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Coronavirus

Well what a year 2020 is turning out to be! Optimism is a little thin on the ground right now but Easter is just around the corner; a time of new life and rebirth, a sign that spring is on its way and summer just around the corner.


Those are things to look forward to, and insomuch as we can still appreciate nature’s beauty and the day to day things that make us happy, there are many reasons to be positive.


But looking back at the last couple of months, the mayhem, panic and fear, I wonder if we’ll ever know the truth about this coronavirus and how a brand new infection developed and spread so fast.


Even those most determined to avoid news coverage, to stick their fingers in their ears and sing ‘la la la’ very loudly, have not been able to escape the constant bombardment of information, guidance and impact.


Someone returning to this country from a news blackout area, might rightly be surprised at the panic buying of loo rolls, given the virus has flu like symptoms rather than an upset stomach. A world scarcity of man size tissues seems reasonable! But loo roll? In a strange roundabout way, it makes clear the public’s main fears regarding 14 days self isolation! Perhaps we could anticipate a surge in bidet installation in next season’s bathroom fashions? Just in case.


You’d have to live on Mars not to know that Coronavirus and its origins have been traced back to a market place in Wuhan in China. Fingers were pointed at bats and pangolins as culprits first off. Pangolins? Not the first animal that springs to mind when trying to make up a scapegoat! But a Chinese sourced virus? Give me a minute…. A quick google search tells me that both SARS and Avian Flu also originated in China. All, in their most serious forms, lead to pneumonia which poses the largest risk to the elderly and infirm. Am I being a bit paranoid here? In a world that funds some of the most bizarre, (and some might say pointless) research imaginable, why is no-one jumping up and down suggesting that this might not be ‘just a coincidence’ or bad luck?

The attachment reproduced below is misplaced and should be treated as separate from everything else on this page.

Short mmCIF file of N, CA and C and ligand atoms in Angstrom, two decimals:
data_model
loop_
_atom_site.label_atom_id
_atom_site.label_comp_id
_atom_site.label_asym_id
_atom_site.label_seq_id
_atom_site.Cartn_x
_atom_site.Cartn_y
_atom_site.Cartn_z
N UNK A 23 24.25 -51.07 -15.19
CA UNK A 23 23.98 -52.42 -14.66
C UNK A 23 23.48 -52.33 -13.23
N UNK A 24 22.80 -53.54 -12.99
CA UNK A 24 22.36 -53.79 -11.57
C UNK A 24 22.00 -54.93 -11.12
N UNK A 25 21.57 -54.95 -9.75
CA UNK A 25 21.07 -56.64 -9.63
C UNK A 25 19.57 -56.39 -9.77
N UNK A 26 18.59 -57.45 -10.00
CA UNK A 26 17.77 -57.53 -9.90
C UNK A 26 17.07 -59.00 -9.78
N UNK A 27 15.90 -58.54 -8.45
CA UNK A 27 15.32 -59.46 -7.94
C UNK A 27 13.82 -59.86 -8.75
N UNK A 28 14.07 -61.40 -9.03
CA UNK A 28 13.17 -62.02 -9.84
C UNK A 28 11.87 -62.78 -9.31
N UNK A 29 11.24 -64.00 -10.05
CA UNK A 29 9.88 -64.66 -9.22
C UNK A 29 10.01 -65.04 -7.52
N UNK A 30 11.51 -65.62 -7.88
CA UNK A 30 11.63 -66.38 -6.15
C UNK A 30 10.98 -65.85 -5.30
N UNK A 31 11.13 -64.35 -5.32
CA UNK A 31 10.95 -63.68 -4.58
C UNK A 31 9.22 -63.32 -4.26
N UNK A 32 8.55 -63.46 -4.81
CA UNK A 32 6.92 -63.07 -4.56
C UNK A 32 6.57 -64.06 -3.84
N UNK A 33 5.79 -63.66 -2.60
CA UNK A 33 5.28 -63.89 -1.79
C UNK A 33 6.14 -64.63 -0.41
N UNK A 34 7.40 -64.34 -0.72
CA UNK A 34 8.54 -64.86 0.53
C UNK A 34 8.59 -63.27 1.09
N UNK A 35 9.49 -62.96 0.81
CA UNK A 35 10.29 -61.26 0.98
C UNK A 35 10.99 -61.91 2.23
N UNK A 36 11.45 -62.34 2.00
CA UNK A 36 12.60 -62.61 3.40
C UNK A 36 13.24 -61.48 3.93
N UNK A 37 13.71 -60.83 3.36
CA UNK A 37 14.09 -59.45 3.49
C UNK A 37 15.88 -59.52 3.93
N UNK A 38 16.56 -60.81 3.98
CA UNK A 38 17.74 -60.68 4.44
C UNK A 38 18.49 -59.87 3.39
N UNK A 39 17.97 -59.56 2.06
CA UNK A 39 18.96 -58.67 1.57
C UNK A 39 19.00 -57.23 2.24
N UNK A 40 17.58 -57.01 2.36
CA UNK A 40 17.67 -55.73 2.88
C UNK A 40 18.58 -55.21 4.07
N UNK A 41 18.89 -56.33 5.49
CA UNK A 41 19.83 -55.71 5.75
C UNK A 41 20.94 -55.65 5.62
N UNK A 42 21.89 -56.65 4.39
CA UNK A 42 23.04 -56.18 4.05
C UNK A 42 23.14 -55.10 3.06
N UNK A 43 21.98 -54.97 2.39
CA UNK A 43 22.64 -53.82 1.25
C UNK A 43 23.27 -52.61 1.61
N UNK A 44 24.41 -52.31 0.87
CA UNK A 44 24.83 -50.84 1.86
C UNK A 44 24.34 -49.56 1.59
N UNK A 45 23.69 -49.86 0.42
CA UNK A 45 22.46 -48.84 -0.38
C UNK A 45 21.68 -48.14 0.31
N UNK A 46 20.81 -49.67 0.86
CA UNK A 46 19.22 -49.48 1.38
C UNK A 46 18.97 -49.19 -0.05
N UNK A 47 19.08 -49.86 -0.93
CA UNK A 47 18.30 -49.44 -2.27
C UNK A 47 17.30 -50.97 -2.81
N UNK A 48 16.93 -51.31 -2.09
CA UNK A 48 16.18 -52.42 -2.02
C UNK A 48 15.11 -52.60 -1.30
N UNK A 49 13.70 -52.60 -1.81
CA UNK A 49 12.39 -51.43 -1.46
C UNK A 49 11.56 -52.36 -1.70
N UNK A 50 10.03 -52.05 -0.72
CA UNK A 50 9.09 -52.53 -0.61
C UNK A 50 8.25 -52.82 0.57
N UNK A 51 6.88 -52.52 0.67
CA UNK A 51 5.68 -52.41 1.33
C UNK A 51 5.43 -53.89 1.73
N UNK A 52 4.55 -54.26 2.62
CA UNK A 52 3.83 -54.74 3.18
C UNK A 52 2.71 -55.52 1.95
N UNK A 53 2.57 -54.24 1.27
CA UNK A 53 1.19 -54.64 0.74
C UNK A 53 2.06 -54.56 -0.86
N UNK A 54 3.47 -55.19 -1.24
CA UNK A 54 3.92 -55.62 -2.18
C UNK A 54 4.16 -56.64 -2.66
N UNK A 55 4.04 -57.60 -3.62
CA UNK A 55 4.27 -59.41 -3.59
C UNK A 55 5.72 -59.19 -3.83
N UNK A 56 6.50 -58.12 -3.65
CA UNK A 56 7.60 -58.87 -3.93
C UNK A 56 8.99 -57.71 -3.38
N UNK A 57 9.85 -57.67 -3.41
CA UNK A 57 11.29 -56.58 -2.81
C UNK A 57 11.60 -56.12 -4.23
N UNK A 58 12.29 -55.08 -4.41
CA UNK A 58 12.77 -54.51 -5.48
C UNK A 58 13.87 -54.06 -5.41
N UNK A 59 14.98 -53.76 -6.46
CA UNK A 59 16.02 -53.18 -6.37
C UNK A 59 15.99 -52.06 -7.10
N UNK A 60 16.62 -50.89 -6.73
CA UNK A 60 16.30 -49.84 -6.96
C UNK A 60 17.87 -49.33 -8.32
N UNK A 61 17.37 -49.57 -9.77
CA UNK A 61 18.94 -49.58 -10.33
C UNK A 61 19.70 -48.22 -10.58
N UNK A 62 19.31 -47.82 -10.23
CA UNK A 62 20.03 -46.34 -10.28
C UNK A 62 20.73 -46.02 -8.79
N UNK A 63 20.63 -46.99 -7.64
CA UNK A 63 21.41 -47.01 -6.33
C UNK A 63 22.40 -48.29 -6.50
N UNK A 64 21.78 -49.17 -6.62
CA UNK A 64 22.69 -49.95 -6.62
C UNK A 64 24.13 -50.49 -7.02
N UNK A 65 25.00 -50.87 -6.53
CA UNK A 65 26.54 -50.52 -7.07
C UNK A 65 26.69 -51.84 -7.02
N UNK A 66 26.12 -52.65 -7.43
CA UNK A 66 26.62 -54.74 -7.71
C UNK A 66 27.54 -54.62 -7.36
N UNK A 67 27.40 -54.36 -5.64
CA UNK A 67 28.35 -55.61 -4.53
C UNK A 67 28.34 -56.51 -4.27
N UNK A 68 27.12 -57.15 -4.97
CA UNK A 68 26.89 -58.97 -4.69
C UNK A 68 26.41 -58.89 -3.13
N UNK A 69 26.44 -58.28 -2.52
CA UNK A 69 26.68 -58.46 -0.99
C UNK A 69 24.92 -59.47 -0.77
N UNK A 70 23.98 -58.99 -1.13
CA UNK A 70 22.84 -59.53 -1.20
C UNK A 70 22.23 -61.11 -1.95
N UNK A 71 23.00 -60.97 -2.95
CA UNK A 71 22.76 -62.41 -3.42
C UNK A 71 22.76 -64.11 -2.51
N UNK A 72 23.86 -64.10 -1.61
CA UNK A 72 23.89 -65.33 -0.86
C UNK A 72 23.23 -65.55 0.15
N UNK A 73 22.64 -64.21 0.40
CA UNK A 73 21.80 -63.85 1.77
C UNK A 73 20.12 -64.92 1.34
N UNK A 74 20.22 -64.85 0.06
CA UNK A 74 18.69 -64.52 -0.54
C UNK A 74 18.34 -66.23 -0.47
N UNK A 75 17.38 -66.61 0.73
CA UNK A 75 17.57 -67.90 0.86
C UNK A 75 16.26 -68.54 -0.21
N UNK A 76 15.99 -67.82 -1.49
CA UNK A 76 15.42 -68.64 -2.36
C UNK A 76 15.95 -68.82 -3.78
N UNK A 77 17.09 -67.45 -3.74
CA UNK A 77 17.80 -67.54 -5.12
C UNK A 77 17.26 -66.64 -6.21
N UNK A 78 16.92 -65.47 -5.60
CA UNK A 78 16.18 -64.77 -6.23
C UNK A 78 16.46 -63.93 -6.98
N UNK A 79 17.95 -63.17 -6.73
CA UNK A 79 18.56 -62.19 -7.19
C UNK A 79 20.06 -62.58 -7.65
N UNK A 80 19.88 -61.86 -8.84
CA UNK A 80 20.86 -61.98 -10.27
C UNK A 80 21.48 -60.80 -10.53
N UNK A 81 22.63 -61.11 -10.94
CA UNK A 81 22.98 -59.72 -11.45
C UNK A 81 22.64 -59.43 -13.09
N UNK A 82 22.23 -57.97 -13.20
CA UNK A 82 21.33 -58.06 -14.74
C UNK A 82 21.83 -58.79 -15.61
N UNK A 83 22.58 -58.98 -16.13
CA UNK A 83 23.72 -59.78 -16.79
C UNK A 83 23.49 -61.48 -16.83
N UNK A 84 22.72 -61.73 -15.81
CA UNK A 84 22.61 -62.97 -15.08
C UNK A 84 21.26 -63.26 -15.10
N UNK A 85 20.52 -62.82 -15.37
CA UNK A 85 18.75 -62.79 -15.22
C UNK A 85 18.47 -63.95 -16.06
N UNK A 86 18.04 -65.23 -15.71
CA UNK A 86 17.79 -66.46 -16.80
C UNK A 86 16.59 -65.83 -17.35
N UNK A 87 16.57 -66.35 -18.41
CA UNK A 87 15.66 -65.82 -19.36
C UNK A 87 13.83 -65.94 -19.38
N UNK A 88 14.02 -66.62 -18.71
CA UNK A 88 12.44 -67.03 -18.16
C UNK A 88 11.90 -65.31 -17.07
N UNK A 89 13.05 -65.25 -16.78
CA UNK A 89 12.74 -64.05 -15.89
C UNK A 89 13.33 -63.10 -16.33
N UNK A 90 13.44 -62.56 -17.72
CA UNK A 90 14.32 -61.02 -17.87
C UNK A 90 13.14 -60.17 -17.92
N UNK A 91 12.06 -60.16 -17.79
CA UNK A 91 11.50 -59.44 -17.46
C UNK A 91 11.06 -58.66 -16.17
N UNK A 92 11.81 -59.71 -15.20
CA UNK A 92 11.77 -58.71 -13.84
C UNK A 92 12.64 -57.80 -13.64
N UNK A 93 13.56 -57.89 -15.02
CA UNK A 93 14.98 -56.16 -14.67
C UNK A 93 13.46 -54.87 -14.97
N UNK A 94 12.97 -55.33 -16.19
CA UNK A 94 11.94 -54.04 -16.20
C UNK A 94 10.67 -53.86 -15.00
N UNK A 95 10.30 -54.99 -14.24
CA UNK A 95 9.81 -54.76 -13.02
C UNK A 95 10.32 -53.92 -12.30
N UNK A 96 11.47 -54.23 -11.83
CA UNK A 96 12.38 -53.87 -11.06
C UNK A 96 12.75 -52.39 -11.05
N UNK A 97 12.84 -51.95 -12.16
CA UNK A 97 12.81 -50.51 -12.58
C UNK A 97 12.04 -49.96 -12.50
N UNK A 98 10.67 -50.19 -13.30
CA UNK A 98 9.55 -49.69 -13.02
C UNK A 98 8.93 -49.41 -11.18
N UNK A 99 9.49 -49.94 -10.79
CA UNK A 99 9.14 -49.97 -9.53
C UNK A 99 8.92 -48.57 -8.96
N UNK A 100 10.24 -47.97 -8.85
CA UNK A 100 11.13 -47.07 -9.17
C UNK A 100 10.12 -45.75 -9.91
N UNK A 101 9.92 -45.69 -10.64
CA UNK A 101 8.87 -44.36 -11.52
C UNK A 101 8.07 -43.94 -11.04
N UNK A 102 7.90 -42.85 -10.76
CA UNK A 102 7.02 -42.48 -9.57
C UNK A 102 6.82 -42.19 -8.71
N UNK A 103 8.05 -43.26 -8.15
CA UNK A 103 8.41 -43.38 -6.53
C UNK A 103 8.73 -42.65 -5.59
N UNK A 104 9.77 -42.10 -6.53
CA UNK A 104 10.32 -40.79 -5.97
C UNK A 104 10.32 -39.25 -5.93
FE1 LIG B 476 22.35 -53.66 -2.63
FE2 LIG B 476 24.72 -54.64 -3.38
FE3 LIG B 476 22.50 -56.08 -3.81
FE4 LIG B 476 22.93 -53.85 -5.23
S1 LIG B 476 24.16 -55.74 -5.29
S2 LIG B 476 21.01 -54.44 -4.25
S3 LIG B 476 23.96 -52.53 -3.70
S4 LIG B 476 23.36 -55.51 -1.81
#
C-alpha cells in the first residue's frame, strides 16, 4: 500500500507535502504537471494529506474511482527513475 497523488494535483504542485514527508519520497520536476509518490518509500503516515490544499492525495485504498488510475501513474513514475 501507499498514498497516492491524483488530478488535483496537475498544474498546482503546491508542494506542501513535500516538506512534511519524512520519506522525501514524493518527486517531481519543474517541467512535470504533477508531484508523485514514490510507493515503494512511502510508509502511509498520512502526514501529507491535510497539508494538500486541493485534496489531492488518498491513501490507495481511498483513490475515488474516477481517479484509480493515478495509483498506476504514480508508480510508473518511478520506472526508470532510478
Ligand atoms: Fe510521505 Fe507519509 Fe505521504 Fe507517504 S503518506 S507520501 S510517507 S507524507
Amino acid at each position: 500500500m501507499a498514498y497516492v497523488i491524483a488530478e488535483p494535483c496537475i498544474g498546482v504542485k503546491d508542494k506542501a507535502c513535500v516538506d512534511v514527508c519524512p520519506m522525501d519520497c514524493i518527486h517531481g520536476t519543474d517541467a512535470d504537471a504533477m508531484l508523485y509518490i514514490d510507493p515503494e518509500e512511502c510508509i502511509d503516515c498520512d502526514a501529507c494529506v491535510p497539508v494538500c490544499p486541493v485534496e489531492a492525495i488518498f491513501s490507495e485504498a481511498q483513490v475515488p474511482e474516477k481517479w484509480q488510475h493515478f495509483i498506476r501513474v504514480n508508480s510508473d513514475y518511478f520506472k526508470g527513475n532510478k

The media have been blamed for stirring up the hysteria and fuelling the flames of fear. In part that’s undeniable, but surely it was also necessary. This has been the first time, certainly in my memory, that an entire nation has had to work together to contain a common enemy; the first time simple freedoms have had to be curbed and the first time limits have been put on consumables to prevent shortages.


Speaking as someone who does the odd bit for a 24/7 news station, I can guarantee that driving a story like this is hard. There’s only so much information to regurgitate every hour, on the hour. So, it’s the fact that this has been a ‘developing’ story with escalating numbers, travel and event cancellations and evolving government guidance that has allowed it to dominate the news for so many weeks.


But, as it has been pointed out, its mortality rate is lower than regular flu – and many other afflictions, as it happens. So why all the broadcast hours? Not for the first time I wonder if we’re getting the full story and whether someone, somewhere knows a little more than they’re saying. Obviously, if the pangolins were genuinely to blame, they’ll never tell and we’ll never know.

Reactions to this pandemic have varied across the globe as, culturally, you’d expect them to. The Brits have taken to social media suggesting that alert levels have risen from ‘miffed’ to a ‘bit peeved’ along with a plethora of gently humorous memes mostly surrounding the importance of hand washing and the impact of panic buying. My favourite? ‘Wash your hands like you’d wash a grey mare on show day!’ That sums it up for me.


If ever there were a time to say ‘Keep calm and carry on’ – this would be it! So stay safe and stay well and let’s hope for a brighter future.

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